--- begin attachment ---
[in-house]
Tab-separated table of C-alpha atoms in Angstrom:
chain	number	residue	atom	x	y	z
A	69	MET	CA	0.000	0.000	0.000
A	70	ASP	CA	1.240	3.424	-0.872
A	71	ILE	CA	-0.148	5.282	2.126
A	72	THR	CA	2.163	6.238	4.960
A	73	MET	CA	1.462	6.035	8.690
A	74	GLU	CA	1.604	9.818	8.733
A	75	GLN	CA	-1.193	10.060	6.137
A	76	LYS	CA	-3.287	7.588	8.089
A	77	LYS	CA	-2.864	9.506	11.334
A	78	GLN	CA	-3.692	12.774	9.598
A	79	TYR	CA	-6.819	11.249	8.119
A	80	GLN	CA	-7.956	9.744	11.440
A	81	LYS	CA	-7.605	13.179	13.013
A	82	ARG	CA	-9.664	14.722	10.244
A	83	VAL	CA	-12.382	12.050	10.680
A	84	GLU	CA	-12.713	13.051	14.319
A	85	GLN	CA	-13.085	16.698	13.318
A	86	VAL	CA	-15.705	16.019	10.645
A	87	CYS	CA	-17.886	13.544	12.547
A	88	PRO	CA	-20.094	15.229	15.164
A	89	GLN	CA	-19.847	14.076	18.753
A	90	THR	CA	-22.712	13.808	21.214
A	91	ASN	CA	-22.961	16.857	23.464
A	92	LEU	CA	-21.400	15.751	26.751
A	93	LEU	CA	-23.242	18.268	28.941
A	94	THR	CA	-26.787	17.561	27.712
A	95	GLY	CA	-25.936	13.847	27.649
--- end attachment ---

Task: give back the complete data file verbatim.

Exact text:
[in-house]
Tab-separated table of C-alpha atoms in Angstrom:
chain	number	residue	atom	x	y	z
A	69	MET	CA	0.000	0.000	0.000
A	70	ASP	CA	1.240	3.424	-0.872
A	71	ILE	CA	-0.148	5.282	2.126
A	72	THR	CA	2.163	6.238	4.960
A	73	MET	CA	1.462	6.035	8.690
A	74	GLU	CA	1.604	9.818	8.733
A	75	GLN	CA	-1.193	10.060	6.137
A	76	LYS	CA	-3.287	7.588	8.089
A	77	LYS	CA	-2.864	9.506	11.334
A	78	GLN	CA	-3.692	12.774	9.598
A	79	TYR	CA	-6.819	11.249	8.119
A	80	GLN	CA	-7.956	9.744	11.440
A	81	LYS	CA	-7.605	13.179	13.013
A	82	ARG	CA	-9.664	14.722	10.244
A	83	VAL	CA	-12.382	12.050	10.680
A	84	GLU	CA	-12.713	13.051	14.319
A	85	GLN	CA	-13.085	16.698	13.318
A	86	VAL	CA	-15.705	16.019	10.645
A	87	CYS	CA	-17.886	13.544	12.547
A	88	PRO	CA	-20.094	15.229	15.164
A	89	GLN	CA	-19.847	14.076	18.753
A	90	THR	CA	-22.712	13.808	21.214
A	91	ASN	CA	-22.961	16.857	23.464
A	92	LEU	CA	-21.400	15.751	26.751
A	93	LEU	CA	-23.242	18.268	28.941
A	94	THR	CA	-26.787	17.561	27.712
A	95	GLY	CA	-25.936	13.847	27.649